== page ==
If you’re too lazy to go through the many, many listings on these Facebook groups, you can always post to these groups what you’re looking for in an apartment (location, pricing, other requirements, etc). You’ll get a ton of responses if you’re reasonable with the budget and wants.
Here’s a helpful tip, you should always request for a ton of pictures, google map location and even videos before viewing to make sure it’s close to your expectation. Otherwise, you can waste a lot of your time.
In the expat-loved areas, landlords and agents often hang English for-rent signs/banners at their properties. You can always take a stroll in the area you like, call up the number on the banner and ask for the information you need.
I actually know an expat who takes this approach and got an awesome lake-front apartment at West Lake he so badly wanted.
The good thing with this approach is you know exactly where the apartments are, something you can’t possibly tell from the online listings and the agents wouldn’t tell you the location over the phone, either.
Because you drive along the main roads, you will only find the for-rent signs at street-front properties, which is considerably more expensive than those located in the alleys.
But again, if street-front properties are what you looking for (maybe you’re not comfortable living in the alleys), then this approach works great! Most of the time the agent/owner is nearby and more than happy to let you view the apartments.
Like I mentioned above, listing information is often false and misleading in Vietnam.
So, if you’re coming to Vietnam, I strongly recommend booking an Airbnb for the first week or two, while you look for a place to rent.
I know that the Airbnb rate is quite high, usually double the monthly rate you’re going to pay with a long-term lease, but it’s pretty worth it since you’re sure you’d have a decent accommodation.
You can get a long lease with Airbnb as well. In this case, the only downside will be the cost. However, if you have a corporate account and your company is paying for it, why not?
Yeah that’s pretty much all you need to know to start searching. But to avoid getting a bad deal, I’ll include some of the housing tips to make sure you find the accommodation you want and save lots of time too.
It might sound like a no-brainer, but I’ve met an expat who didn’t before. Can you imagine the trouble he went through?
No matter if you’re renting the apartment for a month or a year, you must view the apartment to make sure it match your requirements and avoid getting scammed.
If you can’t view it in person because you’re overseas, request for a video call so you can better visualize the place. Don’t worry, the good agents are always willing to go an extra mile to close the deal. Still, I would advise you to book an Airbnb for your first week in Hanoi, then view as many apartments as possible.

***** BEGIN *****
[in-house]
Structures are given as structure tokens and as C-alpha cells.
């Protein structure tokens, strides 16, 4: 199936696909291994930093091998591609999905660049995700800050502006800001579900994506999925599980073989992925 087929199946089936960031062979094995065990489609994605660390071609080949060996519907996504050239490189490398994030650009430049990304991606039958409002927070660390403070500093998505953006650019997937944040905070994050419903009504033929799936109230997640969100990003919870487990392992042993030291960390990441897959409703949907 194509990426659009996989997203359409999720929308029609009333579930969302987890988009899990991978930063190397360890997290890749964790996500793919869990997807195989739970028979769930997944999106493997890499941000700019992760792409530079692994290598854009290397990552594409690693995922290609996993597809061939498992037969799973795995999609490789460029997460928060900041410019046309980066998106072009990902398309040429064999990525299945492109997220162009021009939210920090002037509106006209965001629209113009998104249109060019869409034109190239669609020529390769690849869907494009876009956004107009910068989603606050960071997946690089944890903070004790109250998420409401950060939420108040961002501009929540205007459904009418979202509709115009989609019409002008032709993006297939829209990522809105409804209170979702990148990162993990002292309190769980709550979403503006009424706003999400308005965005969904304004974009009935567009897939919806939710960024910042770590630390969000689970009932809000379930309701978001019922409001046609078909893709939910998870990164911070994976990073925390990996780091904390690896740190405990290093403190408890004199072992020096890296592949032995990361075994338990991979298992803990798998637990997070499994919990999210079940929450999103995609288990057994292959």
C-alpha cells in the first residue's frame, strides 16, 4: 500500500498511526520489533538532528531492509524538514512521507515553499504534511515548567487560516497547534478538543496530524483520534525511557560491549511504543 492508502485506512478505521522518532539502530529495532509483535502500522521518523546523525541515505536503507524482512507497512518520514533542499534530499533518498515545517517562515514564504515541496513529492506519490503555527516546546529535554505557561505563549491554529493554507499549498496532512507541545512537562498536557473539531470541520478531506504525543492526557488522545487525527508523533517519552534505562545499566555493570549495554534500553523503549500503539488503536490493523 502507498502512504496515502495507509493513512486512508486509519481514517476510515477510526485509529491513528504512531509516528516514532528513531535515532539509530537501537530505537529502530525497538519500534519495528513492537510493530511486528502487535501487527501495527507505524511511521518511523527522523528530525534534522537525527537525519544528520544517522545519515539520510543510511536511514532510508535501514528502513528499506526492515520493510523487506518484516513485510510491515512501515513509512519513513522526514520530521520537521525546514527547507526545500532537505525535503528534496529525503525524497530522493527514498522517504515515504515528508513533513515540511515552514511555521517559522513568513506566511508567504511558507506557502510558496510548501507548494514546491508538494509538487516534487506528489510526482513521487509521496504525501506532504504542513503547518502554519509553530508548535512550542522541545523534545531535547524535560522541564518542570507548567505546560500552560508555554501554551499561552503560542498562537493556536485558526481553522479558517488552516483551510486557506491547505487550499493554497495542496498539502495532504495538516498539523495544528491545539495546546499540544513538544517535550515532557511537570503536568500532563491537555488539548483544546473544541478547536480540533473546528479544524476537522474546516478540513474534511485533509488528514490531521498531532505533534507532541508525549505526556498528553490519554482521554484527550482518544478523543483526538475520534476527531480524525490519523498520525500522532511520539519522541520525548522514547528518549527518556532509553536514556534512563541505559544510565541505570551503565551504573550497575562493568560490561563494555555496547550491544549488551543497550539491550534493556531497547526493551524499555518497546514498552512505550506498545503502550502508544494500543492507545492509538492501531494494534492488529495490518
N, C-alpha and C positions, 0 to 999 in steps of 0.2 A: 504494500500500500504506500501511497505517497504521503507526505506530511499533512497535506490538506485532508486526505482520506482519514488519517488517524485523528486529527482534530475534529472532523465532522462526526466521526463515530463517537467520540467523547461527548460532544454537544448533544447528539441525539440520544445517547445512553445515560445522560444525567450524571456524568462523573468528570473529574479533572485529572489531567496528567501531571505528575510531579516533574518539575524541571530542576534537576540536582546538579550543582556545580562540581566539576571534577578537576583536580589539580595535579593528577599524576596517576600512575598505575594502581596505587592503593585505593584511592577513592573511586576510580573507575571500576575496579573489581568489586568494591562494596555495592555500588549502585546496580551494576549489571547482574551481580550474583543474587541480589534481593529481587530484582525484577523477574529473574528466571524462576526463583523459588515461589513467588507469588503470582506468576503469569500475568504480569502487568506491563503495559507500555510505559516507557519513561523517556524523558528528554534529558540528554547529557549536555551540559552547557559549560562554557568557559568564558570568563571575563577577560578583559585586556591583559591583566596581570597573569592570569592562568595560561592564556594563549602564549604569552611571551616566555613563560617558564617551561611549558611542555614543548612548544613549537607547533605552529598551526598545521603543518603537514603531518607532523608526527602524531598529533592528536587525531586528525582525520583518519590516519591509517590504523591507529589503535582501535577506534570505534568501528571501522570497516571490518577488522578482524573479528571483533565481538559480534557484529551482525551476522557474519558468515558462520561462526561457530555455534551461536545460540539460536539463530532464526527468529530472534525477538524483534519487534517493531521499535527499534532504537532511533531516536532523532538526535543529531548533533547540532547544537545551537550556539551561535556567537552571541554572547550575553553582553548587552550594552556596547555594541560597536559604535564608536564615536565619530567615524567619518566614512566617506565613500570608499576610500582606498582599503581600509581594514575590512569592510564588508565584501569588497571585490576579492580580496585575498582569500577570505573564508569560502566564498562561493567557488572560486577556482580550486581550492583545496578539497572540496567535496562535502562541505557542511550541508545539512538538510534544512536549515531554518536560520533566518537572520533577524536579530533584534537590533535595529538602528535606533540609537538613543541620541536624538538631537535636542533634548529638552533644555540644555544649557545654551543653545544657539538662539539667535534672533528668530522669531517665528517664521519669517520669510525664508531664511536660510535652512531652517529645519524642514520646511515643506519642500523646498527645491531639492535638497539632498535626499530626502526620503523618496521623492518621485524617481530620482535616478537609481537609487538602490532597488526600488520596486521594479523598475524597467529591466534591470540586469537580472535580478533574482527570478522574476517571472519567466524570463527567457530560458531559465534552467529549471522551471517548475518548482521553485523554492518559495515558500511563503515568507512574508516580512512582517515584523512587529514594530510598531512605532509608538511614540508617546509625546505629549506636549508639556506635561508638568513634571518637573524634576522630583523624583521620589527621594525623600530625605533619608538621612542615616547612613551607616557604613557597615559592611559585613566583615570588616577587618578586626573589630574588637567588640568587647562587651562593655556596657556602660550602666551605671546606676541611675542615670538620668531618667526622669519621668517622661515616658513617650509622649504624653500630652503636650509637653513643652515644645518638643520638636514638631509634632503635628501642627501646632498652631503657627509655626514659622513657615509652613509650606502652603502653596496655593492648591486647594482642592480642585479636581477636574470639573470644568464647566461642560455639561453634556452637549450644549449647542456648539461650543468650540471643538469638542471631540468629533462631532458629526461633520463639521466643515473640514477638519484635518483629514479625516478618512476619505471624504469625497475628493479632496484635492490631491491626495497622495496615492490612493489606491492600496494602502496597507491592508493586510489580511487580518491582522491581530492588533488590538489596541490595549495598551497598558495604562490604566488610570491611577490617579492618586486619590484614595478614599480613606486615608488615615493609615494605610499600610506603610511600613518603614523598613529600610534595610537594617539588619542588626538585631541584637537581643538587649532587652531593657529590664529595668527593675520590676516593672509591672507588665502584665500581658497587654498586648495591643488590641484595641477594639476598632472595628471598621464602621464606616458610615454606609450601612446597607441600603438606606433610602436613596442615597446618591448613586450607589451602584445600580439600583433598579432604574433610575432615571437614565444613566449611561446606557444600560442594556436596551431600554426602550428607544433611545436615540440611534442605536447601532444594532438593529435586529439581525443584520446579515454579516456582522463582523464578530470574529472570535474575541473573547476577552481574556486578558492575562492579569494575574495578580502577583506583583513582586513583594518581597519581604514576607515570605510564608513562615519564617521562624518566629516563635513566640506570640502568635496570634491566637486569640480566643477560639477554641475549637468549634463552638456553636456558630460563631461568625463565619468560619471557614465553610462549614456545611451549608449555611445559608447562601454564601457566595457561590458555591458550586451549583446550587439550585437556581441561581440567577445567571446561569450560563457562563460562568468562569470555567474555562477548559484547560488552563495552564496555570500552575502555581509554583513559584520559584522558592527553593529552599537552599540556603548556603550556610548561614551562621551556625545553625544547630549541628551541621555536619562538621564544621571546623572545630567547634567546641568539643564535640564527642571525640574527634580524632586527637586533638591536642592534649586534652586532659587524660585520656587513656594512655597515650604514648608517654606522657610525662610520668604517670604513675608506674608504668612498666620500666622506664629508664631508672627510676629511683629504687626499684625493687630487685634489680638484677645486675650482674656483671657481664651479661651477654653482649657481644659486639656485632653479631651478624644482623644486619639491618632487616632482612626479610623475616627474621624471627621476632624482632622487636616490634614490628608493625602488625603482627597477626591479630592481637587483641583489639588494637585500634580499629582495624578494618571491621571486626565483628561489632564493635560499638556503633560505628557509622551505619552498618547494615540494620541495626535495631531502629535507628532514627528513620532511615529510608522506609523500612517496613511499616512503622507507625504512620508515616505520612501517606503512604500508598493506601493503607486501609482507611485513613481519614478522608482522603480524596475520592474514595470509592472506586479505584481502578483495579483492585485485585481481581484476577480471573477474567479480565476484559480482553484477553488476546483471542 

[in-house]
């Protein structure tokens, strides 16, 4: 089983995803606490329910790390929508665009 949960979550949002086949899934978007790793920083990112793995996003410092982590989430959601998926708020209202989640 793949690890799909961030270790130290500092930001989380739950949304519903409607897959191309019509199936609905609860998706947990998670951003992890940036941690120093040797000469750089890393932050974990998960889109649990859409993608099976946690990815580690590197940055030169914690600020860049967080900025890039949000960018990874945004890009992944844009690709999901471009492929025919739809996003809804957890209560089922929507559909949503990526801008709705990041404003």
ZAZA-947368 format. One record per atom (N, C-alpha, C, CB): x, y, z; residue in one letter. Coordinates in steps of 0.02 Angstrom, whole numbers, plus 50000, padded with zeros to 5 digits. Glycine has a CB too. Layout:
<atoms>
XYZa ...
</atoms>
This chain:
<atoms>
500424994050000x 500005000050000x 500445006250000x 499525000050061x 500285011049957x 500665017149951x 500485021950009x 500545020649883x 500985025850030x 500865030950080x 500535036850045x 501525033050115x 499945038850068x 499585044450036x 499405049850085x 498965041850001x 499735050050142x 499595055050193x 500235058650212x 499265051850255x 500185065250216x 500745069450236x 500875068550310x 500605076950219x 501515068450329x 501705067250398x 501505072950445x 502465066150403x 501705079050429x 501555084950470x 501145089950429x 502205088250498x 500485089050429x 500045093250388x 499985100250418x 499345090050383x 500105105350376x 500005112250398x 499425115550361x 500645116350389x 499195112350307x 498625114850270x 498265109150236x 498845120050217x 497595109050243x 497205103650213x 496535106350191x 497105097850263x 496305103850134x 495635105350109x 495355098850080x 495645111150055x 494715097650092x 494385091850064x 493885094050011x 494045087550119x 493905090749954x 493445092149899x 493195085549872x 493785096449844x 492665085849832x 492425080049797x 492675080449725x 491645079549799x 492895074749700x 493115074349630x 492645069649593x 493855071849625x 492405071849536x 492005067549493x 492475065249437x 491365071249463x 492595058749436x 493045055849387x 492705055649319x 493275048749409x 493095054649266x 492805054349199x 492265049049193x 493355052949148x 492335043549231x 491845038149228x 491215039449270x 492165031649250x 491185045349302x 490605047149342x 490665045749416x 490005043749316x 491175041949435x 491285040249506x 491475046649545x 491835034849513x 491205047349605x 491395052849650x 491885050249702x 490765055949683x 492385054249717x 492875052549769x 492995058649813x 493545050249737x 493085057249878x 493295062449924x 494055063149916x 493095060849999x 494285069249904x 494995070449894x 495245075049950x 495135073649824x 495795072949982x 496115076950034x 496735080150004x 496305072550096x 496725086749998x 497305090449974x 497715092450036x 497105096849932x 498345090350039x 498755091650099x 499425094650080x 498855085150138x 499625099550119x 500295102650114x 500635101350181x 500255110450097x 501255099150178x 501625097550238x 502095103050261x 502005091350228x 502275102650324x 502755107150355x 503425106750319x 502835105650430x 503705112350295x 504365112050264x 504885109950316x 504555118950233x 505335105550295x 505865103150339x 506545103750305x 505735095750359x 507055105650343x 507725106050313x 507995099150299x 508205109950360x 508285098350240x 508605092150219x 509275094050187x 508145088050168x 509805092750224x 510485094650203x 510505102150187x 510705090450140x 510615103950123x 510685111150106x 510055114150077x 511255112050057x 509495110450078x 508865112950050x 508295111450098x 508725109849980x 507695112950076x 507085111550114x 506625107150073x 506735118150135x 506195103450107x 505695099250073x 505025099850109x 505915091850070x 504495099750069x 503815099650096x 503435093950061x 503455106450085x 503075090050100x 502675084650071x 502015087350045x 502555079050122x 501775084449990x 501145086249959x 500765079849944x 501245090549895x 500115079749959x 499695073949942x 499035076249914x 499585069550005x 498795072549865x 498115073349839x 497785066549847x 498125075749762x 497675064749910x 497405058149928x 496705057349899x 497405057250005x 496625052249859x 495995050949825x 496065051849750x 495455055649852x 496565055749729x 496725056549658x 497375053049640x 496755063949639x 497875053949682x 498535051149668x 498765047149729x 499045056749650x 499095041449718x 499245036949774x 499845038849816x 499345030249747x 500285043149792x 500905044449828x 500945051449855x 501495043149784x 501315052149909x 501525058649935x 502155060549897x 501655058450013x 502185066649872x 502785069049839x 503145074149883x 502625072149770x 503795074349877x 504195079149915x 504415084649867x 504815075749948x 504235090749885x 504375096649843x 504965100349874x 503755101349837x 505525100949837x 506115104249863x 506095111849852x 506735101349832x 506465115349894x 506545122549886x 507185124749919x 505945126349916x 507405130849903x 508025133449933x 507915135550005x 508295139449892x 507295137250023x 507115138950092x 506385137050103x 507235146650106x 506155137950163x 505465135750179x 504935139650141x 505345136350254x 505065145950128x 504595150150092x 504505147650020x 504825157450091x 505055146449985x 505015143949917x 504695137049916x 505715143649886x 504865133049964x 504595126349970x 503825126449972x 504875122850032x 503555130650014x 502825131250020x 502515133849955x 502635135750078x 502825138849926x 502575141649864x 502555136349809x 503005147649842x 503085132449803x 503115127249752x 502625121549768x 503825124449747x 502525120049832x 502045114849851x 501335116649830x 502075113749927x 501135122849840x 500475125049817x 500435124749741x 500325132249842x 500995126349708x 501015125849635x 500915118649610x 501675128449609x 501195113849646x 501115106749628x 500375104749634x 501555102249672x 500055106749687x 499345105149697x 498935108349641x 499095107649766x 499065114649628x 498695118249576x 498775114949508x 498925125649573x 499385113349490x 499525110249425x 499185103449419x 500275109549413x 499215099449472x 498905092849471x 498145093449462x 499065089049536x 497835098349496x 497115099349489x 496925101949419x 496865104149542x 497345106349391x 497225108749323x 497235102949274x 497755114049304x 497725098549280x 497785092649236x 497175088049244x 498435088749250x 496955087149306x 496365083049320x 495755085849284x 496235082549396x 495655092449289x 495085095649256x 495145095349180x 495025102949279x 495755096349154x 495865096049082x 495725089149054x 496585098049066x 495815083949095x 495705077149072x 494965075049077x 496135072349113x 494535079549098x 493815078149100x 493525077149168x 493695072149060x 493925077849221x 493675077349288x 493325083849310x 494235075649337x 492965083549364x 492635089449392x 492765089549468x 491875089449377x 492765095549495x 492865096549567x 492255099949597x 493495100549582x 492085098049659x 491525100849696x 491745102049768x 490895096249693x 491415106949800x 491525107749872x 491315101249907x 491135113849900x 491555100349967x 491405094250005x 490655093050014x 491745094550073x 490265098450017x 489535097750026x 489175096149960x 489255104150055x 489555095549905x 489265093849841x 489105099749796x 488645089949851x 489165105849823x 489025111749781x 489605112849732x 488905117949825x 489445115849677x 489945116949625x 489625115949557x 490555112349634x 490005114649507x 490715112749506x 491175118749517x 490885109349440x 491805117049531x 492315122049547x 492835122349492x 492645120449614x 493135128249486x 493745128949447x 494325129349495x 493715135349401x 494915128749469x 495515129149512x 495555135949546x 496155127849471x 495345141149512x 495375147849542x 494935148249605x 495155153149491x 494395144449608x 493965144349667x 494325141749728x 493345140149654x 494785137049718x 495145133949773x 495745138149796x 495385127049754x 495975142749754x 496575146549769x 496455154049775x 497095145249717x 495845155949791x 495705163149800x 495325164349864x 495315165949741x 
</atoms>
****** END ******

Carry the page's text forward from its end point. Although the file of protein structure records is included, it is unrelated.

It all comes back to the fact that listing information can be misleading Vietnam. It can’t hurt to be wary, right?
You should always ask for pictures, videos of the property (interior, surrounding, view, etc) before viewing. Time is precious and I’m sure no one wants to waste it.
If you’re looking for an apartment, you probably have a preferred area in mind, right? Ask for the location, the owners are more than happy to give it to you. On the other hand, the agents might be hesitant to do so, in which case you can just ask him to circle the area on the map to make sure it’s in your desired neighborhood.
Renting houses/apartments there is much cheaper compared to the street-front alternative. But like I mentioned above, it’s not for everyone. Here are some problems with it:
If you’re willing to overlook these issues, you can try to live in the alley and experience how the local Vietnamese lives. Also, you can save some money in the process.
Traffic in Hanoi is many expats’ (and locals’) nightmare.
Because of the traffic, you probably want to consider living close to work/school.
I mean, there are more than 8 million people here and the public transport isn’t that great. There are only buses and you can’t find any English guide for them.
Whether you’re moving around with a scooter/motorbike or getting a cab, you still run a risk of being caught in a traffic jam, especially in the morning when everyone’s rushing to work. It can take an hour (or more) to get out of that horrible jam.
Because of the unpredictable traffic, I would strongly advise you to find a place near your workplace/school so that you’re not late all the time.
You will likely have to sign a contract, even for one-month rental. So, it’s good to know a little bit about the process.
Rental process in Vietnam is, frankly, quite unstructured. You don’t need to formally submit the offer through agents like in developed countries. You can even negotiate with the agent/owner, sign the contract, pay the agreed rent upfront and move in the next day. Pretty simple huh?
Usually, you’re required to pay the rent of 2-3 months upfront, plus the security deposit (typically a month of rent).
For example, if your rental rate is $500/month, you’re supposed to pay two-month’s rent upfront and a month’s security deposit, then you’re going to need to prepare $1,500 before you can move in.
Also, don’t be surprised if your landlords require you to pay for electricity. It’s common for tenants in Vietnam (both expats and locals) to be responsible for electricity bills here.
I believe that where you choose to stay should be based largely on your preference. And no matter what type of housing (affordable room or high-end condo) and area (modern city center or old, ancient town) you want, Hanoi has it all. I hope that this guide helps you find a great place to stay so that you can enjoy your time in Hanoi.
Happy apartment hunting!